Talk:Whale oil

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Does whale oil smell bad when burned? Is it smokeless as I've heard someone claim? Please respond. I'm curious.


We should erase the Norwegian link, as it refers to "Tran", which is cod liver oil, not anything extracted from whales. It should direct to "Hvalolje" in Norwegian. --Henrik46 (talk) 02:14, 18 October 2008 (UTC) yes —Preceding unsigned comment added by (talk) 08:40, 28 May 2010 (UTC)

Hubble Space Telescope[edit]

The sensationalist History Channel documentary "America:The Story of Us" in episode 4 makes the breathless claim that the Hubble Space Telescope "runs" on whale oil. I don't know if they just meant that some parts are lubed with it, but they said "run" — Preceding unsigned comment added by (talk) 04:34, 16 June 2011 (UTC)

I did a bit of research into this after seeing this documentary. The official word from NASA is that Hubble contains no whale oil, as far as the Hubble chief engineer knows. It may be used in small quantities for lubricant, but all of the documentation that would confirm this would be in paper documents at NASA; as far as I know nobody has actually gone to NASA to research this. The only other sources I've found for this assertion are various websites of dubious validity. — Wolfgang42 (talk) 20:06, 11 January 2013 (UTC)

Train Oil[edit]

Smollett refers to Train-Oil in his 1748 novel Roderick Random, book II, chapter called Siege of St. Lazar, p 114 in the very old edition I am looking at. Middle English Trane? tear drop. The oil is pressed drop by drop supposedly? CharlesKiddell (talk) 06:26, 7 April 2009 (UTC)

Another lit ref to whale-oil[edit]

Lit ref 'whale oil' it is referred to in 'The Pied Piper of Hamelin' (Robert Browning 'Dramatic Lyrics'1842) Ln 133 when the rats imagine they hear "... a drwing of corks of trai-oil flasks." — Preceding unsigned comment added by (talk) 10:45, 4 October 2012 (UTC)


The article states that for the glyceride portions of whale oil "most of the fatty acids in these triglycerides are located at the 1- and 3- positions on the glycerol molecule." The statement is confusing because triglycerides by definition have 3 fatty acids, hence the -tri prefix, taking all three positions on the glycerol.

Zimmsky (talk) 21:36, 26 December 2012 (UTC)

My apologies, this was an embarrassing mistake.Kurzon (talk) 14:27, 28 December 2012 (UTC)

No uses?[edit]

If Whale oil is inferior in every way to modern alternatives, as this article seems to be written to state, then why was environmental regulations necessary? Is there really no usage that the oil is superior in? I've been lead to believe that it is better for delicate machinery but I don't have any citations.--Drewder (talk) 19:40, 7 September 2013 (UTC)

Actually there is a large scale usage of whale oil. But that is something very troublesome and you will find absolutely no official sources on this on the internet --- please try. Whale ois is used as a lubricant in applications in space and the particular man-made environments where the ionizing radiation is present. It doesn't try out there unlike the synthetic oils. I am sorry that I have to announce this as a dogmatic truth. But I have no option. Please do the deductive reasoning with the premises we do know about the whale oil and the ionizing radiation. And note that the deduction will result a valid, logically certain conclusion even without any external document of the actual usage. All yours, sincerely. (talk) 11:36, 14 November 2013 (UTC)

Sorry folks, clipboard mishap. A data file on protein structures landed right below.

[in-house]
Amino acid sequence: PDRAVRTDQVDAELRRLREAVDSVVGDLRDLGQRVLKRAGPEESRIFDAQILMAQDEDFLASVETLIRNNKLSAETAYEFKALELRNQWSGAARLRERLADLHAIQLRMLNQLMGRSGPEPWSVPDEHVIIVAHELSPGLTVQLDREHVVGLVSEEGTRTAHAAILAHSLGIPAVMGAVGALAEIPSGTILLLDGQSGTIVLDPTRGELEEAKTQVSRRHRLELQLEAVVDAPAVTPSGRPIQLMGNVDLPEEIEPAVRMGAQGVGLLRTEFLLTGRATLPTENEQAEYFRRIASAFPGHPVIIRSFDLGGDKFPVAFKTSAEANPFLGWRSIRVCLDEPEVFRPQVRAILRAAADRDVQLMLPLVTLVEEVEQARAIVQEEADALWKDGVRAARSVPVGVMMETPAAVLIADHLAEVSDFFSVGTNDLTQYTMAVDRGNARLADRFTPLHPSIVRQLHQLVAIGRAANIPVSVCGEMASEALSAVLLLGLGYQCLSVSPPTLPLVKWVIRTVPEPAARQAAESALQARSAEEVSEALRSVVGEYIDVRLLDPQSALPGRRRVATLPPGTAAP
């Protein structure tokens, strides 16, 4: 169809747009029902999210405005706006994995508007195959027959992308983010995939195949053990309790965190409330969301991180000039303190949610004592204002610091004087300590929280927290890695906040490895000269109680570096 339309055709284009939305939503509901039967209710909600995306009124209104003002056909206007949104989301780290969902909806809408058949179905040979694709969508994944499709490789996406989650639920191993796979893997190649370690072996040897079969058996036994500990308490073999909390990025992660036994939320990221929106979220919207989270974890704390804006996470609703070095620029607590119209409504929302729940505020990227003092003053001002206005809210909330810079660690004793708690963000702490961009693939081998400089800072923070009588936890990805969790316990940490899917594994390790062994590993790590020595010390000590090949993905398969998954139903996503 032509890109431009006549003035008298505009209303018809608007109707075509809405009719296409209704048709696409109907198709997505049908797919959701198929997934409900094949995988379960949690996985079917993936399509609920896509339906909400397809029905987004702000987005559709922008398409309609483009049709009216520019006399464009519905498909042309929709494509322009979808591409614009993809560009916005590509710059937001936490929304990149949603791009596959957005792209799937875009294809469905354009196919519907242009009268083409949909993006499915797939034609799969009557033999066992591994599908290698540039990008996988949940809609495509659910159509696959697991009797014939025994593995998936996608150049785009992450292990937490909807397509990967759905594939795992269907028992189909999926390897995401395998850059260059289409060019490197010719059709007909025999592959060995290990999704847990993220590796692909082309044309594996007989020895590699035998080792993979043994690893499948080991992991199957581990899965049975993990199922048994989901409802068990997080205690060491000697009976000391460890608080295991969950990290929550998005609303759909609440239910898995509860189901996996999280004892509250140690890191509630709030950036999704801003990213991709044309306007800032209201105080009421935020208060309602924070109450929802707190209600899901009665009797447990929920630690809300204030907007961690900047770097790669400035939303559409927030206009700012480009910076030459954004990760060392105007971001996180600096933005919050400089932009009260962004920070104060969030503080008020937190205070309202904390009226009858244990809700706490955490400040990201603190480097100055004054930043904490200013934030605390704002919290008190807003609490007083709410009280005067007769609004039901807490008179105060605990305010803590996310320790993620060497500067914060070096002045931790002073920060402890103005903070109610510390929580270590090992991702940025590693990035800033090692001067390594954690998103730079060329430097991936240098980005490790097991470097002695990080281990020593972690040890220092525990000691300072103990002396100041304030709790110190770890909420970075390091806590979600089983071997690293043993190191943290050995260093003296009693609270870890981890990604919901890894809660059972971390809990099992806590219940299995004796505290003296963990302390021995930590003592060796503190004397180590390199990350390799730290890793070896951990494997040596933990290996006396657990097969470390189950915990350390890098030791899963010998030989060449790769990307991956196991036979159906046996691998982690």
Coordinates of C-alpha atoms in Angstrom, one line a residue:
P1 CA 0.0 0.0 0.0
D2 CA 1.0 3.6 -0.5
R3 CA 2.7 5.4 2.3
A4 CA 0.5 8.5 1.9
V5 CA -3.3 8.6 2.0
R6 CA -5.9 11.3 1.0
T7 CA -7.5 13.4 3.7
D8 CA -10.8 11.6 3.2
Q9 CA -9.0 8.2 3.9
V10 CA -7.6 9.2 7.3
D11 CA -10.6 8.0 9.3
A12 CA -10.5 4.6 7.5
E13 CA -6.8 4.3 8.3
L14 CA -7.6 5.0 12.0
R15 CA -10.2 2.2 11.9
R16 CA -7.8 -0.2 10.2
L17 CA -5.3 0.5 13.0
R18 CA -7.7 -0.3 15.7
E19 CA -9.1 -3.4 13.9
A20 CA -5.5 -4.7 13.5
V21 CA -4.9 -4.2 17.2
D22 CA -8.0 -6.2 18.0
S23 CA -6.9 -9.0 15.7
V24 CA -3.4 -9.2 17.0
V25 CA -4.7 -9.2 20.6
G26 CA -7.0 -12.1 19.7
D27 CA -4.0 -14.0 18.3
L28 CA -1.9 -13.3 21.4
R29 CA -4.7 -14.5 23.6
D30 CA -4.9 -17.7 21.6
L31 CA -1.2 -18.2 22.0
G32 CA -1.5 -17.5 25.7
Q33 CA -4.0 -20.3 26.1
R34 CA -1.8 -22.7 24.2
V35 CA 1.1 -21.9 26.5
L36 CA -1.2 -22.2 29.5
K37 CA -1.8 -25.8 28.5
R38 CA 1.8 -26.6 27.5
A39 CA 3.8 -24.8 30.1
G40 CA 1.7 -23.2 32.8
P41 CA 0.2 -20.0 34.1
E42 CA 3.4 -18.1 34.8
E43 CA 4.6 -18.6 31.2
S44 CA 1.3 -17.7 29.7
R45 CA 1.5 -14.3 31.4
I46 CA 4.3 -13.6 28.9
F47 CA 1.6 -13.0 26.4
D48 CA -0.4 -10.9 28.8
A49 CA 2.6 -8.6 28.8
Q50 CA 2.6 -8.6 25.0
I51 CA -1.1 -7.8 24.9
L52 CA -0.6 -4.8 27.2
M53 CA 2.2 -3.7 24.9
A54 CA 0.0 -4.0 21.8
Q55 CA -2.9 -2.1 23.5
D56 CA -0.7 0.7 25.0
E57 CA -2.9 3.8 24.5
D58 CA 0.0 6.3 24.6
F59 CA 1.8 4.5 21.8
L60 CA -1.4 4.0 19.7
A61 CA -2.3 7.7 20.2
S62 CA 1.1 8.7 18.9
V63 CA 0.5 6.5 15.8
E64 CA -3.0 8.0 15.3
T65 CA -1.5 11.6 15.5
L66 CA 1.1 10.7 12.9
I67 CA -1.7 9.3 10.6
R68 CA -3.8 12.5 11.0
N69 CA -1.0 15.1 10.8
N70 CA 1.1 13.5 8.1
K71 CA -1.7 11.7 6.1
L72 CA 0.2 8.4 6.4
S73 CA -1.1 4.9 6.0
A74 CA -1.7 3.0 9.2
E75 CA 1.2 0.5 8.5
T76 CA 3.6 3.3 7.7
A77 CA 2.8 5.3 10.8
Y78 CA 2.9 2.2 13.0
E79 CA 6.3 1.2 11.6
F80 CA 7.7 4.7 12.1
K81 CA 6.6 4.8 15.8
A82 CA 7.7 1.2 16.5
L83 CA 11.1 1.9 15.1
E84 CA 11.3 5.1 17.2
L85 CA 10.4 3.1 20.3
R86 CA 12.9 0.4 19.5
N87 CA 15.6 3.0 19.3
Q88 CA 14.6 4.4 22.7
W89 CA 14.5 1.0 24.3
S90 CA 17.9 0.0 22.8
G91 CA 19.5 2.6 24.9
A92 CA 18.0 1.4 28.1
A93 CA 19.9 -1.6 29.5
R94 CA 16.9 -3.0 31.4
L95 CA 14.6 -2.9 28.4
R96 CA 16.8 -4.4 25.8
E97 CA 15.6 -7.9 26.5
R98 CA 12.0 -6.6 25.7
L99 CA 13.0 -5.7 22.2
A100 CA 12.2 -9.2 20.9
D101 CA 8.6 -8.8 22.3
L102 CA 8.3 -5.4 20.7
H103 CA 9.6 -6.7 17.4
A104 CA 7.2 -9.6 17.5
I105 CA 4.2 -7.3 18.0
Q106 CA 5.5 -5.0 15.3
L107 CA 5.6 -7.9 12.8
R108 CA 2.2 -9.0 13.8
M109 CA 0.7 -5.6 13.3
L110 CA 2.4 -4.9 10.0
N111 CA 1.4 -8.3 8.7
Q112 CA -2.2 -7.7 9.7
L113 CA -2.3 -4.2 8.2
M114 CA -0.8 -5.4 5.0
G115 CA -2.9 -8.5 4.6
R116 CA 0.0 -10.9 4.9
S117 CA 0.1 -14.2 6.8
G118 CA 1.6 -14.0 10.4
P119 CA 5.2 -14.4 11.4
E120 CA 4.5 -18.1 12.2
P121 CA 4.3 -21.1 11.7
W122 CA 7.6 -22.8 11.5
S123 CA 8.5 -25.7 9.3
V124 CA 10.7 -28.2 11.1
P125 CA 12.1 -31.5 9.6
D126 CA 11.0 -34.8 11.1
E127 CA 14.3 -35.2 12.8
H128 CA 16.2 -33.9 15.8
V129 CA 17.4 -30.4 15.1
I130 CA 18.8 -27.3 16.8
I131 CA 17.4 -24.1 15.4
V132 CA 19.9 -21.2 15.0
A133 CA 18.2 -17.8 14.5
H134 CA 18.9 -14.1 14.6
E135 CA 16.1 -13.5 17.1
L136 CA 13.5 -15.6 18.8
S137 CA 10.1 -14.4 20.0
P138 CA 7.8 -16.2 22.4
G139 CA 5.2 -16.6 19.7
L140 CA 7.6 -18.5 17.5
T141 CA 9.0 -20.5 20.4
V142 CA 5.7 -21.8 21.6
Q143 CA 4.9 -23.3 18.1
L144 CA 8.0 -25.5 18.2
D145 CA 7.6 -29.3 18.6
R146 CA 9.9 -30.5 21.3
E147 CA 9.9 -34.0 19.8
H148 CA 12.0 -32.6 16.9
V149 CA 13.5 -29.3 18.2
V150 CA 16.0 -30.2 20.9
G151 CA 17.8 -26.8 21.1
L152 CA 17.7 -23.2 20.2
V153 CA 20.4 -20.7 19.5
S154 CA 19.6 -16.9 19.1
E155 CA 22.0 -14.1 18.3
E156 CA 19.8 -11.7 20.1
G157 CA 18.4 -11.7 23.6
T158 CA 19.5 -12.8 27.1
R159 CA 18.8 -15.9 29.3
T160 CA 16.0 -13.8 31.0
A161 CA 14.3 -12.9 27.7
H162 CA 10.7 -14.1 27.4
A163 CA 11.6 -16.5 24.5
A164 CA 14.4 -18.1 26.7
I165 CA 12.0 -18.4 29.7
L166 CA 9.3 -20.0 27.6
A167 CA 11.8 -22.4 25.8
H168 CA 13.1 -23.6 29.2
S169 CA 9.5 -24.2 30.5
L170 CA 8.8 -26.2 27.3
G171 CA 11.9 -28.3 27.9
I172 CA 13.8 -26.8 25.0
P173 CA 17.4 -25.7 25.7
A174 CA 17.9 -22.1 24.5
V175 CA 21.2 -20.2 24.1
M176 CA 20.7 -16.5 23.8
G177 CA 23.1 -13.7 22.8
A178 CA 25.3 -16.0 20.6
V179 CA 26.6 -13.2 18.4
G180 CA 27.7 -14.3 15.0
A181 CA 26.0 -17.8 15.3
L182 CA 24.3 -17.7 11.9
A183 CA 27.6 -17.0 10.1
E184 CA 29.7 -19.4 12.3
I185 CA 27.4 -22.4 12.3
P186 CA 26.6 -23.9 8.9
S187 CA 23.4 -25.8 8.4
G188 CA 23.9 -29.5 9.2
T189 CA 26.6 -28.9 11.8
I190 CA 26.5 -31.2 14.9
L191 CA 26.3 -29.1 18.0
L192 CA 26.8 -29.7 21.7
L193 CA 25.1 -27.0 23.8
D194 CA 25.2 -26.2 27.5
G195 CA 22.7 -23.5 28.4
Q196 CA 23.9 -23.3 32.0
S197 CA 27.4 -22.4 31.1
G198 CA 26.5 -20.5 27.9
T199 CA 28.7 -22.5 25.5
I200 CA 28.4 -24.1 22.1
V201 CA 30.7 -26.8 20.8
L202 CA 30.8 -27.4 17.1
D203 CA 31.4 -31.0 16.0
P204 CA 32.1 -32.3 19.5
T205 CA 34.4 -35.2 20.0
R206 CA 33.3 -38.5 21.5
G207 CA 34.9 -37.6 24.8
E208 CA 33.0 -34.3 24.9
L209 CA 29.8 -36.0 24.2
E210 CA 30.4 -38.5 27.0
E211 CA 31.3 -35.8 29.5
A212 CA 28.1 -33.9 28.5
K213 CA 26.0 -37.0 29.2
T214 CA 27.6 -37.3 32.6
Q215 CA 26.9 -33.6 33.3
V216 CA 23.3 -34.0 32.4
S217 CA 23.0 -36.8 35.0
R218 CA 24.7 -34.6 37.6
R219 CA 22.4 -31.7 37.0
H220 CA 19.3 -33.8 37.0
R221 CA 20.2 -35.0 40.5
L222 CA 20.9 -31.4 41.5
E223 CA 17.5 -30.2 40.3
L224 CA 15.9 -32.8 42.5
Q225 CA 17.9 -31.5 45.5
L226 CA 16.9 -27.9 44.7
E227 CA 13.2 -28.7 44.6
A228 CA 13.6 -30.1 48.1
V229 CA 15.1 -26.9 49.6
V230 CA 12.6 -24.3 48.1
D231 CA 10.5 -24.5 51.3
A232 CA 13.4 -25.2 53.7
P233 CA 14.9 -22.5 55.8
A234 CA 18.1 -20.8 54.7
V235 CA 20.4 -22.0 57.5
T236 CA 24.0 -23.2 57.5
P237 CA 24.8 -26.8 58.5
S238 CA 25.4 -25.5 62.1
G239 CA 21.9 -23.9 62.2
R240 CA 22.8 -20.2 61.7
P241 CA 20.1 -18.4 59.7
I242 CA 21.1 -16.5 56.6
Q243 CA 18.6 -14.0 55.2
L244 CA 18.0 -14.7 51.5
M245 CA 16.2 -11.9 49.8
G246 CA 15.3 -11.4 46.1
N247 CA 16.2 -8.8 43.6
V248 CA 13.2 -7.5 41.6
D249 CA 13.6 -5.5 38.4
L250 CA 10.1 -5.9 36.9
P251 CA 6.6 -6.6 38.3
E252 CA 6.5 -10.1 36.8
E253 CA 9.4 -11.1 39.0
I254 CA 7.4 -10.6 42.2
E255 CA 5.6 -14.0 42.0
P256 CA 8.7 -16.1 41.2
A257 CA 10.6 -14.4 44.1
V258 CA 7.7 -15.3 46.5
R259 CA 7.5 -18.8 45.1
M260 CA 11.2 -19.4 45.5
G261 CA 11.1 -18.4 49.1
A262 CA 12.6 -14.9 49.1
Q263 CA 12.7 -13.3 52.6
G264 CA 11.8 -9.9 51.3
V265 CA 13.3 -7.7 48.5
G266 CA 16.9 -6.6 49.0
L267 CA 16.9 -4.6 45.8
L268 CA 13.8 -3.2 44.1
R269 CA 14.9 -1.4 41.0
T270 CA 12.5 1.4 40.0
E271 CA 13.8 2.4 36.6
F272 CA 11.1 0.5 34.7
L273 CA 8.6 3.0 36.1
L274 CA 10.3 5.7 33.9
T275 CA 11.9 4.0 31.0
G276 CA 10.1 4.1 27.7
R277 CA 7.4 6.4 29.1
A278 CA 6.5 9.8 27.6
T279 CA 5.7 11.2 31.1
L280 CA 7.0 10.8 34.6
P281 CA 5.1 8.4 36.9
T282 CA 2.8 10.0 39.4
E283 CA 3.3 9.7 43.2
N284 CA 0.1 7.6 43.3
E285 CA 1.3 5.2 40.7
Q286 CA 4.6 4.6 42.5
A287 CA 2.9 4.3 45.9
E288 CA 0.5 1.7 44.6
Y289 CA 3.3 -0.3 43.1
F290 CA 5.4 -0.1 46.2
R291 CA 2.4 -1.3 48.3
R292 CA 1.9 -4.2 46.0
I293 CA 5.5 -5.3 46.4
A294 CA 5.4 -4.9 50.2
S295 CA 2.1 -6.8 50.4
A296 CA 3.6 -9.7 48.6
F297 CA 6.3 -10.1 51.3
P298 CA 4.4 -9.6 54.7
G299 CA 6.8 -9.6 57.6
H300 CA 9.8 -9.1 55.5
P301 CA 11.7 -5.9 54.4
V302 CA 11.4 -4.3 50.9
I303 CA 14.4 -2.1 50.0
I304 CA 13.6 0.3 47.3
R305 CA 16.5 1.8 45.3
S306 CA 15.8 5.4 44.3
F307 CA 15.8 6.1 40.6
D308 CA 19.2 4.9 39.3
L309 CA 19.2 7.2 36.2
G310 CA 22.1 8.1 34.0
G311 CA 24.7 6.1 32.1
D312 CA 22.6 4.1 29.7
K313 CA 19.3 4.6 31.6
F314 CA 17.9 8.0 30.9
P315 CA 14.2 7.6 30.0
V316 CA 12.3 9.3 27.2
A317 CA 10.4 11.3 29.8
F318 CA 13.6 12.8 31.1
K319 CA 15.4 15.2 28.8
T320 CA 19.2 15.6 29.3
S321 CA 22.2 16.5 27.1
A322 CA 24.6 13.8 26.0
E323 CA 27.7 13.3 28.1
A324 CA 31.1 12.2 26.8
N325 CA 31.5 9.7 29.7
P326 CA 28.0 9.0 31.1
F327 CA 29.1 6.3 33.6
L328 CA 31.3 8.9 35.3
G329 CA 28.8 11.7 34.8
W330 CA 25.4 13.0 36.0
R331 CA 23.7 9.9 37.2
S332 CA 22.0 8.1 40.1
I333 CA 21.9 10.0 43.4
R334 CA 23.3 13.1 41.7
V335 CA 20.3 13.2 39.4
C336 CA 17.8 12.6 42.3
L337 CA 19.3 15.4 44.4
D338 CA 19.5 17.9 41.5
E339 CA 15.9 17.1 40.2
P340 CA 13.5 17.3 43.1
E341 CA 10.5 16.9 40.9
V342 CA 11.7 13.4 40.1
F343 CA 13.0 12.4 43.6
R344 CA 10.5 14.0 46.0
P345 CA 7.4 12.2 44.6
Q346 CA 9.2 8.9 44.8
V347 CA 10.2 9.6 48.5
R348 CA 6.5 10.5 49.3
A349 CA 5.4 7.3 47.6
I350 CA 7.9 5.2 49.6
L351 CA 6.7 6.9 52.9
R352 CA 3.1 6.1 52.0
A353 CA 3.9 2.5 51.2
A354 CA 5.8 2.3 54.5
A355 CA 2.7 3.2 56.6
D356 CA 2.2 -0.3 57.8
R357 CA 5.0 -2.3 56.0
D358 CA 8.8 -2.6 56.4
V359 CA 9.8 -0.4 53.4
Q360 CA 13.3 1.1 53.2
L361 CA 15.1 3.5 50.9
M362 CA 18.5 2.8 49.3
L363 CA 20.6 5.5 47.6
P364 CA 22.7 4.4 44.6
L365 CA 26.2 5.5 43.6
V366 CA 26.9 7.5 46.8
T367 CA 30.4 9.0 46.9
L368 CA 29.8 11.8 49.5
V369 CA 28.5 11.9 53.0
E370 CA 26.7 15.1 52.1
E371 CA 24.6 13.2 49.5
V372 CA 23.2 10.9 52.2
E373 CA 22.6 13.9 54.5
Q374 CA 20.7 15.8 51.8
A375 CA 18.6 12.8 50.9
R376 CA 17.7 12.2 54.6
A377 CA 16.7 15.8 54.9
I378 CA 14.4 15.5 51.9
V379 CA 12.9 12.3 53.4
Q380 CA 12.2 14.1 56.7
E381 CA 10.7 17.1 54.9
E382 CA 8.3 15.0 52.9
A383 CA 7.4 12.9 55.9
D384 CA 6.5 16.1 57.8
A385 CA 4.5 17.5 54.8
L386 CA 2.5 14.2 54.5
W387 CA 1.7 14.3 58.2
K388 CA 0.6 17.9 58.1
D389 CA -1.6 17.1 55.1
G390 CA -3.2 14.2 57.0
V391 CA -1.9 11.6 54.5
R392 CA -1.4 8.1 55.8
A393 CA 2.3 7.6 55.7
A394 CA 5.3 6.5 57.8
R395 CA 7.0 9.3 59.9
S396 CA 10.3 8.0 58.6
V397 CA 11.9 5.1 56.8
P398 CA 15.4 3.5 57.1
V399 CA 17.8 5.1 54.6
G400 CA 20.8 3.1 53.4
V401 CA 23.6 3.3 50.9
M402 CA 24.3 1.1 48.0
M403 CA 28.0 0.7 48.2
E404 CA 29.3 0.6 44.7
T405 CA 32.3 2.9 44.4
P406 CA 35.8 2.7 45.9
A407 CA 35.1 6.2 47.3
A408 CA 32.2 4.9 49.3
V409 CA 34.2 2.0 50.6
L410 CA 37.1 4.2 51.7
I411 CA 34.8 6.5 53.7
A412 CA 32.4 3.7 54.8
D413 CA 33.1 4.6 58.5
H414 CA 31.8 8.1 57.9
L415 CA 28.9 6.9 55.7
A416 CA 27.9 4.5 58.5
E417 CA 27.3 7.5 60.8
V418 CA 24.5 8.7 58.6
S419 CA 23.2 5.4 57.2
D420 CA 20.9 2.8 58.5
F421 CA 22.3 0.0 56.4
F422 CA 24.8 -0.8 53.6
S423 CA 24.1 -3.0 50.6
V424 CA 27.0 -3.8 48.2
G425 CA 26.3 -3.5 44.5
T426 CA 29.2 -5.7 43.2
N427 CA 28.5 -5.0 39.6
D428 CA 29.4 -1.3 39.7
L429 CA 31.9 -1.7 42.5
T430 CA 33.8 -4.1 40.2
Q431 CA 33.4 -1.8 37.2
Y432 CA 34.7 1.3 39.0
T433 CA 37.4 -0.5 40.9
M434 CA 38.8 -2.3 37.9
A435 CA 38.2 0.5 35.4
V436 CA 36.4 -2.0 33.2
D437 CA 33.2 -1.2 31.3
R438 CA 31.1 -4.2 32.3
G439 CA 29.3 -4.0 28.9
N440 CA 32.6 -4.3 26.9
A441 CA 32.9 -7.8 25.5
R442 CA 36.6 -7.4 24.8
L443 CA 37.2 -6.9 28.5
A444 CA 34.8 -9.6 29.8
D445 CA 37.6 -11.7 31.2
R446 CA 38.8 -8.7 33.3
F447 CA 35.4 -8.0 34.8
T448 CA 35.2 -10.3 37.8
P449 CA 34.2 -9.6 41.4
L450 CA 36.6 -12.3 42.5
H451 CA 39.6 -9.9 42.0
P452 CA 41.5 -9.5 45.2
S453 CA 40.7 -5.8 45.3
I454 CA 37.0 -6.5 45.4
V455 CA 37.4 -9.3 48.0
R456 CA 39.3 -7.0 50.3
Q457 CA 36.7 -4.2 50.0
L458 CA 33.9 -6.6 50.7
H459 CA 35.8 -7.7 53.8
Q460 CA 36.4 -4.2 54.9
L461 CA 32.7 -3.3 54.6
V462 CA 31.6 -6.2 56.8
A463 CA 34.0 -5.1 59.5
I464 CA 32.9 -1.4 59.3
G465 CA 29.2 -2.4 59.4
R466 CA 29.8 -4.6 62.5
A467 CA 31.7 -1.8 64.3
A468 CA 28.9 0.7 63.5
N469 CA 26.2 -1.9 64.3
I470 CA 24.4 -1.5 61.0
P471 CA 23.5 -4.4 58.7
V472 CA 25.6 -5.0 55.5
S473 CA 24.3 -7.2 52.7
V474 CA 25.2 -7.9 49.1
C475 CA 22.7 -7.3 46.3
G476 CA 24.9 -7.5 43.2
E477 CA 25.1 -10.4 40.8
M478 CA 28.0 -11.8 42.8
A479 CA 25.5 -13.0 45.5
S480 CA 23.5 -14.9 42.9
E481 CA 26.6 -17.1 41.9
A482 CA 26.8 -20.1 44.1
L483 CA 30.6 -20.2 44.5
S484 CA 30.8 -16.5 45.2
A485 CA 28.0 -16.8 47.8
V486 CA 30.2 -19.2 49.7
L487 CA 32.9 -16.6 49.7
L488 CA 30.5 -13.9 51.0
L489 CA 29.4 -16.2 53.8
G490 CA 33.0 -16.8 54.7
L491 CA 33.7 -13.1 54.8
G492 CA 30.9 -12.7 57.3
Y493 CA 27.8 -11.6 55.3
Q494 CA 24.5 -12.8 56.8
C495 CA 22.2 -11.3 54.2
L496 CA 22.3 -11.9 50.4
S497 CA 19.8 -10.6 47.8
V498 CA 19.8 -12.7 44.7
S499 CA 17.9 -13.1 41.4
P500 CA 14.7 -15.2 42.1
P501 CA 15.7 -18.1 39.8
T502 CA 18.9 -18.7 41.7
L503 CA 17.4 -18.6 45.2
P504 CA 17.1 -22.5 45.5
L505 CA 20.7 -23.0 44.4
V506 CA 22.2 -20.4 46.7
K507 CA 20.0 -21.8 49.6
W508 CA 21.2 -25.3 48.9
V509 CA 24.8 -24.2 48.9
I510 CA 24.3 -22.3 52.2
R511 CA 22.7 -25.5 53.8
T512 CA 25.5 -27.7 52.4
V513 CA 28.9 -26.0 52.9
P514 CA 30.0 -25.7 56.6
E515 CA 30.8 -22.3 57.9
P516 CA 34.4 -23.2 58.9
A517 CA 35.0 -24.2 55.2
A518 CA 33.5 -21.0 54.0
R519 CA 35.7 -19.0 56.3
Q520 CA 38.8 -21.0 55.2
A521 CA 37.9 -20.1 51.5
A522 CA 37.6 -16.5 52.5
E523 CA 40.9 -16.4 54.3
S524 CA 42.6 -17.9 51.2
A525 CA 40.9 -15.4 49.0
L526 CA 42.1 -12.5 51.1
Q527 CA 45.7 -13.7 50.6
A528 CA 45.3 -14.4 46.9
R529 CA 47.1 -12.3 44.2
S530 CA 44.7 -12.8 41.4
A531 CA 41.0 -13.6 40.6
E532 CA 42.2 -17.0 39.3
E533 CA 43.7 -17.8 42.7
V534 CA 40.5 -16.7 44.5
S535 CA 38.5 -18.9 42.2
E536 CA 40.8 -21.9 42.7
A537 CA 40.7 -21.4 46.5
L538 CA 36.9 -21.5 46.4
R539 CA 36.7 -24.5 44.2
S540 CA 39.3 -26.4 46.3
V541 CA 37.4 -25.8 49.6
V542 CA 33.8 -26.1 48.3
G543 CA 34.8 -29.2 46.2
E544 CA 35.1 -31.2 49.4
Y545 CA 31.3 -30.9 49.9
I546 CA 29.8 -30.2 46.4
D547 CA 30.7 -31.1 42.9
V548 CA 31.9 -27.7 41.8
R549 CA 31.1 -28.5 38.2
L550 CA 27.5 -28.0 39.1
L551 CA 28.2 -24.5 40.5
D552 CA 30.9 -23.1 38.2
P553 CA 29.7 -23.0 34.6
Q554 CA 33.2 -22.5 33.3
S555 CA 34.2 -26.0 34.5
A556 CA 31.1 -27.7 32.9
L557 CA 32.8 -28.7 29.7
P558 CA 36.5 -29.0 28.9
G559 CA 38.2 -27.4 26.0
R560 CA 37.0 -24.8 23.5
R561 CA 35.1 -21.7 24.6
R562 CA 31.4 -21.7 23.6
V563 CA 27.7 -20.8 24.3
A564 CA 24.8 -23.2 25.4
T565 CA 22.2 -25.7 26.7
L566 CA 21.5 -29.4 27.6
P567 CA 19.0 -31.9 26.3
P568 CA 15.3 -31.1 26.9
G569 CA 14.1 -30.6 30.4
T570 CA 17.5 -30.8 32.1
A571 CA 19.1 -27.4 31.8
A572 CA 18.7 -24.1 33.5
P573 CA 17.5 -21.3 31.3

It is also an excellent lubricant for whales, and prevents them from squeaking. — Preceding unsigned comment added by (talk) 03:23, 22 September 2015 (UTC)
Natural fats in general outperform petroleum and synthetics for boundary lubrication. I'm a mechanical engineer and chemistry isn't my strong suit, but my understanding is that the polar fatty acids cling to surfaces better than simple hydrocarbons. See for example the extensive literature supporting the use of small amounts of biodiesel as an additive to improve the lubricity of ULSD and JP-8 (when used in diesel engines). My tribology professor used to claim that whale oil was the best of the bunch for this purpose although I couldn't give you a firm citation. JMT32 (talk) 21:51, 8 June 2017 (UTC)

Discovery of vegetable oil[edit]

The current lead of the article states: "With the discovery of substitutes such as kerosene and vegetable oils, the use of whale oils declined considerably." But vegetable oils have been part of human culture for millennia, long before the considerable decline in the use of whale oil. So should we conclude that vegetable oils were discovered only millenia after having been part of human culture?  --Lambiam 00:53, 6 March 2014 (UTC)

Competing claims of displacement by alcohol lamps not kerosene[edit]

Alcohol lamps became popular in the 1830s, and alcohol was considerably cheaper. In the US kerosene for lamps became popular as a result of very high tax on alcohol. This account does not explain the huge production boom of whale oil in the mid 1800s though. — Preceding unsigned comment added by (talk) 21:49, 20 October 2015 (UTC)

Minor edits[edit]

I contributed a few minor edits to this excellent article. Nice to have an equally minor role in its presentation. Thanks to the author for a fine contribution. KC 23:56, 4 January 2016 (UTC)

External links modified[edit]

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